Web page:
11 Context Clues Sentence Diagram Name: Date: AB: Definition Rope of knotted cords of different lengths and colors Used for keeping records A quipu is a system of knotted ropes that the Inca used for keeping records and doing mathematical calculation. Example One way the Inca keep track of mathematical calculation was by using a quipu which was a system of knotted ropes of different lengths and colors. The Inca used a quipu, knotted ropes, to keep track of Numbers. Restatement/Synonym The Inca had no writing system for writing, so they had to use a quipu to keep records while the Aztec kept their records in a written form. Contrast quipu

12 Context Clues Sentence Diagram Name: Date: AB: Definition Example Restatement/SynonymContrast conquistador Wordpg

13 Let’s read pages to find out what a conquistador is. Columbus Returns Columbus set out again in This time, he came to conquer, bringing soldiers to help him. In the spring of 1494, the Spanish landed on Hispaniola. The Taino who lived on Hispaniola got their first look at the conquistadors (kahn KEES tuh DAWRZ), the soldier-explorers sent to the Americas by Spain. What they saw frightened them. Armor-clad men rode on armor-clad horses. Snarling dogs ran by their sides. In a show of power, the soldiers fired guns that spit out flames and lead balls.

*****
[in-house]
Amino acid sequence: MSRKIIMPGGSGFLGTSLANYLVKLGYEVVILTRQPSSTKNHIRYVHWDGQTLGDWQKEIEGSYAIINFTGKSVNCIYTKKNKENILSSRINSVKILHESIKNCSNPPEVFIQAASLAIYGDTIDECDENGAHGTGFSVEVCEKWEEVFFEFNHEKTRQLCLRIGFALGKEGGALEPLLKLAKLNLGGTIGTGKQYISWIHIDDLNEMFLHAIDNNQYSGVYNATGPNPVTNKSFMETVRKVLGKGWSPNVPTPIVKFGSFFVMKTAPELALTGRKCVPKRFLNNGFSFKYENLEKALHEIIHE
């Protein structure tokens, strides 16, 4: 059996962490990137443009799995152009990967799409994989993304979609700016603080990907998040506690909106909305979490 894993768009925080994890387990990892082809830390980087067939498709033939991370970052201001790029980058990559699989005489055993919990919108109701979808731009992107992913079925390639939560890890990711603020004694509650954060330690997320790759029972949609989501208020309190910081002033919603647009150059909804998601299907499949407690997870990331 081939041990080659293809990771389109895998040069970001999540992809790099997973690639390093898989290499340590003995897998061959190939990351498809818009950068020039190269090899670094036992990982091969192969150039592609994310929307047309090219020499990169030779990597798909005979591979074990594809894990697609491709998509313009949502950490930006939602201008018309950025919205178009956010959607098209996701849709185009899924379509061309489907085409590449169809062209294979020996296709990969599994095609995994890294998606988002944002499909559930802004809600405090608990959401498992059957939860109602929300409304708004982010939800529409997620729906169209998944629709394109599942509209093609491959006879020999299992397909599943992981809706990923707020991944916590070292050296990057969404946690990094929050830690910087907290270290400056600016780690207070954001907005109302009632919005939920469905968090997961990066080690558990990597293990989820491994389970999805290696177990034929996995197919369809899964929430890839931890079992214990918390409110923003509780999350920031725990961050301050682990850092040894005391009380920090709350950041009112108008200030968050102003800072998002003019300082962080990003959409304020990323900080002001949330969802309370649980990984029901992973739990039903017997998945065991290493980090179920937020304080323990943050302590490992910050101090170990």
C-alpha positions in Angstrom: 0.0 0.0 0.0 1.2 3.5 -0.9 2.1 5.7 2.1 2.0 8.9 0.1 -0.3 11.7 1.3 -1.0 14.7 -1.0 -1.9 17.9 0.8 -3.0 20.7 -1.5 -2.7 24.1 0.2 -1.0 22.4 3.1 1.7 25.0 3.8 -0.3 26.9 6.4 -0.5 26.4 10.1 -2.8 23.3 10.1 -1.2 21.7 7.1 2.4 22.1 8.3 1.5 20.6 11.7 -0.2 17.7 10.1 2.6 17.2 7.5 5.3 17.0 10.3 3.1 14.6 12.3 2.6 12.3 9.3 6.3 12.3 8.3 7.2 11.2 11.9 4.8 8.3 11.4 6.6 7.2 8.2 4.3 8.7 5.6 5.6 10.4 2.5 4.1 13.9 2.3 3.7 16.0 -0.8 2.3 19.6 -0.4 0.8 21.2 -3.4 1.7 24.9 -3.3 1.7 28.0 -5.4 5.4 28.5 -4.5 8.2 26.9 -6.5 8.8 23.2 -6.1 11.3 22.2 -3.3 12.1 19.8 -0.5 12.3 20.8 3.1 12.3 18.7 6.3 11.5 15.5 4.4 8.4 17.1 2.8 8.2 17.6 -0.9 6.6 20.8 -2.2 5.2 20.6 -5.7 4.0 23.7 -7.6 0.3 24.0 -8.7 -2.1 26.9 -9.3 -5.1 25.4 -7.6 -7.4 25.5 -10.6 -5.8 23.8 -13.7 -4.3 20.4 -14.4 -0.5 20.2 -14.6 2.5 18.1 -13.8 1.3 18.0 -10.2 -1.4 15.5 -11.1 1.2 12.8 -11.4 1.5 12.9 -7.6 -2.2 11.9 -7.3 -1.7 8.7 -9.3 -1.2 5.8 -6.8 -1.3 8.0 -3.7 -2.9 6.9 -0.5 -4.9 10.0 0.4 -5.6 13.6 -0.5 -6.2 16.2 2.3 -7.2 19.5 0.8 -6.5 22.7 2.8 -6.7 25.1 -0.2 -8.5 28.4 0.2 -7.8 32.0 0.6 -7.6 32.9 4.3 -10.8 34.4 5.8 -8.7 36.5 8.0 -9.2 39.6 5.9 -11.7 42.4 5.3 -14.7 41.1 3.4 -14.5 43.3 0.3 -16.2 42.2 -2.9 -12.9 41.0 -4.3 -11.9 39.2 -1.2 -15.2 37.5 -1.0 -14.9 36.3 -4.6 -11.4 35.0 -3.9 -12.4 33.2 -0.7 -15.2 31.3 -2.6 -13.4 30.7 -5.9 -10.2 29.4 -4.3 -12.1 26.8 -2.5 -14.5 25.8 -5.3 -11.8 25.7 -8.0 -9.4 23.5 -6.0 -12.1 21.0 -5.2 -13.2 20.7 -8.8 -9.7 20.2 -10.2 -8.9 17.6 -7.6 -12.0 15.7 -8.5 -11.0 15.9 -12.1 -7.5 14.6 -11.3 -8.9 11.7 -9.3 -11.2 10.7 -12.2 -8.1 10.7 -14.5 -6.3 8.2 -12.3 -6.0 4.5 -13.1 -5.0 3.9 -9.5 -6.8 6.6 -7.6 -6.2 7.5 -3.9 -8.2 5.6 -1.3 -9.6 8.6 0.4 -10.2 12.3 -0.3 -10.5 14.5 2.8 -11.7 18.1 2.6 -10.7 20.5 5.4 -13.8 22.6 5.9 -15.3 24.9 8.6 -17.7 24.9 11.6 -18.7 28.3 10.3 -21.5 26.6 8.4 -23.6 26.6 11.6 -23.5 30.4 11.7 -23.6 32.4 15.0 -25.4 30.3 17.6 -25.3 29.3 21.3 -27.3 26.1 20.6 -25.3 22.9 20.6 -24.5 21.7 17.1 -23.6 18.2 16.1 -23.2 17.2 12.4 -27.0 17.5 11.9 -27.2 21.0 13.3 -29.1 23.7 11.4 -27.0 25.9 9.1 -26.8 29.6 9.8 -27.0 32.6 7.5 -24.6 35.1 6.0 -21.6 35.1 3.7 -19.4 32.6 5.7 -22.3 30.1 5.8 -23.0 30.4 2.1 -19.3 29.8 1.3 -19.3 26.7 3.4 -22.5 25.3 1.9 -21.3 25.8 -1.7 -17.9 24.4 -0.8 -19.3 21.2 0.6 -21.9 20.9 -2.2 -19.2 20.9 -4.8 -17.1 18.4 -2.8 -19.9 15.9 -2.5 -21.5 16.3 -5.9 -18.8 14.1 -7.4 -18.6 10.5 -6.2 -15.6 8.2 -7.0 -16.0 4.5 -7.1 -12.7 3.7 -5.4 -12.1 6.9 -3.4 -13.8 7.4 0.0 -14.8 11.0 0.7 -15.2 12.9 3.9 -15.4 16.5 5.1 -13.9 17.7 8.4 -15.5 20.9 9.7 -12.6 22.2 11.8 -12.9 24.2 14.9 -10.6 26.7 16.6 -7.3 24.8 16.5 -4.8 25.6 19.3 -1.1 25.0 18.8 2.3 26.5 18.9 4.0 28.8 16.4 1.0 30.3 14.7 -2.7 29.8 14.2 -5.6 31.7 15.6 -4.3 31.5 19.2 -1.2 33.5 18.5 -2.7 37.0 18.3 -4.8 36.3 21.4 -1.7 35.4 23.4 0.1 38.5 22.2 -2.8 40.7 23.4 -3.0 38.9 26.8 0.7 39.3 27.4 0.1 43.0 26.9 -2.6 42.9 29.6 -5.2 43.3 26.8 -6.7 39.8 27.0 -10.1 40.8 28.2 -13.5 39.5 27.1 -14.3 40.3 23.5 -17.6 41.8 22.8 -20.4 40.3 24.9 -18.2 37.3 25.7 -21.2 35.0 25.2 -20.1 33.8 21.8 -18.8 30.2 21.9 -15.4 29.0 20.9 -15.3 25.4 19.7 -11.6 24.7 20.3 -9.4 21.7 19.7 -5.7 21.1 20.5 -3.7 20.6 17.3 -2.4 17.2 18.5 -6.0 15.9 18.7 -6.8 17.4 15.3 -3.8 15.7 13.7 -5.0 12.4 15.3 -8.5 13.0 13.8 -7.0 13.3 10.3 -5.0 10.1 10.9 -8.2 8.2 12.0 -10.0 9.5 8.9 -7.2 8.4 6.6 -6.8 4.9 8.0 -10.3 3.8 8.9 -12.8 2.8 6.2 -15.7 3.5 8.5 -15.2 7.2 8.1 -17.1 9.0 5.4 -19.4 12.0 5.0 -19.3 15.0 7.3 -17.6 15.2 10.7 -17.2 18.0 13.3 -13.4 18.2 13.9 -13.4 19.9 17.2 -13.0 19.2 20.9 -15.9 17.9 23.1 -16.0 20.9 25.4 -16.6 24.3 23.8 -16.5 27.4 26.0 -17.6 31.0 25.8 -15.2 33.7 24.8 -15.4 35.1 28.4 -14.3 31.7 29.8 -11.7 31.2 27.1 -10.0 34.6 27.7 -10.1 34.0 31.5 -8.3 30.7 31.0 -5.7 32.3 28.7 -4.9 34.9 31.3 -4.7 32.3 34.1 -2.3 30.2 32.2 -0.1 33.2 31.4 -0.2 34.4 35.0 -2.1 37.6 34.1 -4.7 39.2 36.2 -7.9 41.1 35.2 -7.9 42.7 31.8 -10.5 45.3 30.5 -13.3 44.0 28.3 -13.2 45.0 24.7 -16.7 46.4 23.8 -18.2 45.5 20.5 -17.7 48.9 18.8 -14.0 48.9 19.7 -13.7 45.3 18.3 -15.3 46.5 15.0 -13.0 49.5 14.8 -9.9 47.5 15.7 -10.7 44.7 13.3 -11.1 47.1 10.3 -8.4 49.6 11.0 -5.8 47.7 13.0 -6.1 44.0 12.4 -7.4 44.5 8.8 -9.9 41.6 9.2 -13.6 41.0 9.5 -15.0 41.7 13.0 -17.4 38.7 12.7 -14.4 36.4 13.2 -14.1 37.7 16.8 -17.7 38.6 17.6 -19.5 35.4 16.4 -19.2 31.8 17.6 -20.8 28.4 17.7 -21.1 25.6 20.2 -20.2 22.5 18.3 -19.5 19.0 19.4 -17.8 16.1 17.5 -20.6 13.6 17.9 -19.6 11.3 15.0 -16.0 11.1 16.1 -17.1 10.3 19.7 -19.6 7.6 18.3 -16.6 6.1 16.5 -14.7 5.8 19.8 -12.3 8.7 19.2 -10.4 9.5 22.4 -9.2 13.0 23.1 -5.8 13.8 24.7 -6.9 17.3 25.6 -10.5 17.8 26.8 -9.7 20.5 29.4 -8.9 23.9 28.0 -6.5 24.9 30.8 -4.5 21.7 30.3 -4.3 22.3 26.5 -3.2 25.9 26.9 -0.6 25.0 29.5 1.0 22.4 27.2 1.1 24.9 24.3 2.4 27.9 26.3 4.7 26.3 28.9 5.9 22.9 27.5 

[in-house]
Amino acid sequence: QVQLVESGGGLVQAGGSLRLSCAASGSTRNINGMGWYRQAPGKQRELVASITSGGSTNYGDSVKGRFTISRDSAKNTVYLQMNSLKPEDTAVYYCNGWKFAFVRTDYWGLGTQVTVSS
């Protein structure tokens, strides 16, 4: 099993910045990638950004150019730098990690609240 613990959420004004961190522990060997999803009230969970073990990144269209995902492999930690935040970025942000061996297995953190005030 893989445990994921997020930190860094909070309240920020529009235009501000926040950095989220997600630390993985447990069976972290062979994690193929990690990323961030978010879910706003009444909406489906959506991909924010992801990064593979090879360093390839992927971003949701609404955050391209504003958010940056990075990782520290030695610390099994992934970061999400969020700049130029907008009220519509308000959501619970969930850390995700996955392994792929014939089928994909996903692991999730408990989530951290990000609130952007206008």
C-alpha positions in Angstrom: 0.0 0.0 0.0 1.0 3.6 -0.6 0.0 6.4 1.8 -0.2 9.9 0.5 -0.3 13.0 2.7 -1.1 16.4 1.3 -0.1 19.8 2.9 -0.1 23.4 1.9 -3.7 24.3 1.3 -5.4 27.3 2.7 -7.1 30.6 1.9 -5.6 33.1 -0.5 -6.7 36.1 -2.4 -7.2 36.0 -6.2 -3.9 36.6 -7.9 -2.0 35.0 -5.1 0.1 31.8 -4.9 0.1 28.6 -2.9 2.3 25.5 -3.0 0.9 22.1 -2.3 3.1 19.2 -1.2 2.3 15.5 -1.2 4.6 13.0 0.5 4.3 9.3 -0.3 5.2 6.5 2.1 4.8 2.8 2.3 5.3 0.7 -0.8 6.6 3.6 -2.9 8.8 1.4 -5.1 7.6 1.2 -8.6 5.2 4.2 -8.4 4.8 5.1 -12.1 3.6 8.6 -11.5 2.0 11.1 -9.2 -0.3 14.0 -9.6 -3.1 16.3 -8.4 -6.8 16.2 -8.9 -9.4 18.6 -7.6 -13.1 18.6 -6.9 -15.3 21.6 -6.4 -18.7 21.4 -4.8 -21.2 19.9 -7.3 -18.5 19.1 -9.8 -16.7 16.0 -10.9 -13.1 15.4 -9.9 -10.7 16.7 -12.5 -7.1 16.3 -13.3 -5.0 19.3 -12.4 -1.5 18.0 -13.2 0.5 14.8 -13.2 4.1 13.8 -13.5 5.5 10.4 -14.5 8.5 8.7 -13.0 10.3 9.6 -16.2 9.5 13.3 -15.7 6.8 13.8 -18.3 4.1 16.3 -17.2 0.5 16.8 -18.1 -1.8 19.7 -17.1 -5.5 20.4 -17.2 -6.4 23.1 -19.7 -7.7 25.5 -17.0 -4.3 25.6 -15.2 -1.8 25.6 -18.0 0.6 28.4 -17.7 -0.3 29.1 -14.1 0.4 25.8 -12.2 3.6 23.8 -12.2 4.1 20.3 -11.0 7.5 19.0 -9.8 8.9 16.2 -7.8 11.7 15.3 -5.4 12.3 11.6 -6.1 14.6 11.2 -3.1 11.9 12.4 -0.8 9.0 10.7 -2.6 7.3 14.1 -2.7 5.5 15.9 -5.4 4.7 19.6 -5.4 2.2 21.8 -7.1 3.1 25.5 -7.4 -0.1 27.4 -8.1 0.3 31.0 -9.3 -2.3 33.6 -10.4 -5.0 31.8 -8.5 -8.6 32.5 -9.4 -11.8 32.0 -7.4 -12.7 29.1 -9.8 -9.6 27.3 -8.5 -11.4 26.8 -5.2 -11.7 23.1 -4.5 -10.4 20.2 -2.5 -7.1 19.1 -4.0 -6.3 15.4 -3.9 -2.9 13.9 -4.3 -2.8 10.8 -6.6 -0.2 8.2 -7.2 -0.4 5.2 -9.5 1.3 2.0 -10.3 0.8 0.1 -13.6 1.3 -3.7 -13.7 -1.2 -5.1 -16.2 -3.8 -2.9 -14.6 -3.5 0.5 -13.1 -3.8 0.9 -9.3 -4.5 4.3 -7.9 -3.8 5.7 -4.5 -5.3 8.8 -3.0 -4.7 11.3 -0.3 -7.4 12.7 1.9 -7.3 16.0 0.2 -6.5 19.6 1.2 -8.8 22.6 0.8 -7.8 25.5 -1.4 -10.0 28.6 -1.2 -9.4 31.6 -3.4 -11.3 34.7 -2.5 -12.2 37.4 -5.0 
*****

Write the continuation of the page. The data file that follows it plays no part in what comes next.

14 What words help us understand what a conquistador is? Columbus Returns Columbus set out again in This time, he came to conquer, bringing soldiers to help him. In the spring of 1494, the Spanish landed on Hispaniola. The Taino who lived on Hispaniola got their first look at the conquistadors (kahn KEES tuh DAWRZ), the soldier-explorers sent to the Americas by Spain. What they saw frightened them. Armor-clad men rode on armor-clad horses. Snarling dogs ran by their sides. In a show of power, the soldiers fired guns that spit out flames and lead balls.

15 Context Clues Sentence Diagram Name: Date: AB: Definition Soldiers with Columbus Soldier-explorers sent to America by Spain Armor-clad men and horses w/ dogs and guns A conquistador is a Spanish soldier- explorer. Example Spain sent conquistadors to Hispaniola to frighten the Taino and force them into slavery for Spain. The soldiers, or conquistadors, used their armor, guns, and dogs to over-power the Taino of Hispaniola. Restatement/Synonym In contrast to the conquistador who had armor and weapons, the Taino were no match. Contrast conquistador

16 Context Clues Sentence Diagram Name: Date: AB: Definition Step 3: Record your notes in the definition box. Step 4: Write a sentence that defines the term using context clues. Example Step 5: Write a sentences that has an example of the term. Step 6: Write a sentence that restates the Term using a synonym. If you use an Appositive, don’t forget the commas. Restatement/Synonym Step 7: Write a sentence that contrasts your word to something it is not. Contrast You Try! Step 1: Write your vocab word in the center box. Step 2: Read the selection which has the vocab word.